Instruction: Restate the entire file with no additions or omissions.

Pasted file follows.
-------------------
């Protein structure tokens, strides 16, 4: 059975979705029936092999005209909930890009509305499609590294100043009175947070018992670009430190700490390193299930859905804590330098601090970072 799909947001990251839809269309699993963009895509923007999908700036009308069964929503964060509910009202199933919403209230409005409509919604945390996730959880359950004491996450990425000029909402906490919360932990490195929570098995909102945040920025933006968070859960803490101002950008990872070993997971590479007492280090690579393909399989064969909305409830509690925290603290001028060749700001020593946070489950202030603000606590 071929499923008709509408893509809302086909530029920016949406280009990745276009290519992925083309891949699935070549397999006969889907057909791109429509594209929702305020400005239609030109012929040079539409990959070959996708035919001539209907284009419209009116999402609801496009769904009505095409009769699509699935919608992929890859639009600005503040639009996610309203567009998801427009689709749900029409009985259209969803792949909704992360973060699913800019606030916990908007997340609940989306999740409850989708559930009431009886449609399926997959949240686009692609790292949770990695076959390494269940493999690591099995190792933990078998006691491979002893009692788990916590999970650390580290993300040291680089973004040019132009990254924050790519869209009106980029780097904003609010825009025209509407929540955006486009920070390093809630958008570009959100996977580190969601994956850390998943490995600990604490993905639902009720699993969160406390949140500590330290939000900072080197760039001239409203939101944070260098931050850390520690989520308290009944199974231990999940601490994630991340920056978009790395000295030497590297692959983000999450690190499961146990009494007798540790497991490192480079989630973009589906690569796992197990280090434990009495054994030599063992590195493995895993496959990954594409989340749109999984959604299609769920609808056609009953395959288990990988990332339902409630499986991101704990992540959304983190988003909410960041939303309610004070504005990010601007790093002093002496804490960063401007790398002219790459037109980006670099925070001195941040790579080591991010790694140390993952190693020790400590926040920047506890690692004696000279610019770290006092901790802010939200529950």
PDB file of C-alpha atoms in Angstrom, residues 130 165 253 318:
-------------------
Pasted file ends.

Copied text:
């Protein structure tokens, strides 16, 4: 059975979705029936092999005209909930890009509305499609590294100043009175947070018992670009430190700490390193299930859905804590330098601090970072 799909947001990251839809269309699993963009895509923007999908700036009308069964929503964060509910009202199933919403209230409005409509919604945390996730959880359950004491996450990425000029909402906490919360932990490195929570098995909102945040920025933006968070859960803490101002950008990872070993997971590479007492280090690579393909399989064969909305409830509690925290603290001028060749700001020593946070489950202030603000606590 071929499923008709509408893509809302086909530029920016949406280009990745276009290519992925083309891949699935070549397999006969889907057909791109429509594209929702305020400005239609030109012929040079539409990959070959996708035919001539209907284009419209009116999402609801496009769904009505095409009769699509699935919608992929890859639009600005503040639009996610309203567009998801427009689709749900029409009985259209969803792949909704992360973060699913800019606030916990908007997340609940989306999740409850989708559930009431009886449609399926997959949240686009692609790292949770990695076959390494269940493999690591099995190792933990078998006691491979002893009692788990916590999970650390580290993300040291680089973004040019132009990254924050790519869209009106980029780097904003609010825009025209509407929540955006486009920070390093809630958008570009959100996977580190969601994956850390998943490995600990604490993905639902009720699993969160406390949140500590330290939000900072080197760039001239409203939101944070260098931050850390520690989520308290009944199974231990999940601490994630991340920056978009790395000295030497590297692959983000999450690190499961146990009494007798540790497991490192480079989630973009589906690569796992197990280090434990009495054994030599063992590195493995895993496959990954594409989340749109999984959604299609769920609808056609009953395959288990990988990332339902409630499986991101704990992540959304983190988003909410960041939303309610004070504005990010601007790093002093002496804490960063401007790398002219790459037109980006670099925070001195941040790579080591991010790694140390993952190693020790400590926040920047506890690692004696000279610019770290006092901790802010939200529950």
PDB file of C-alpha atoms in Angstrom, residues 130 165 253 318: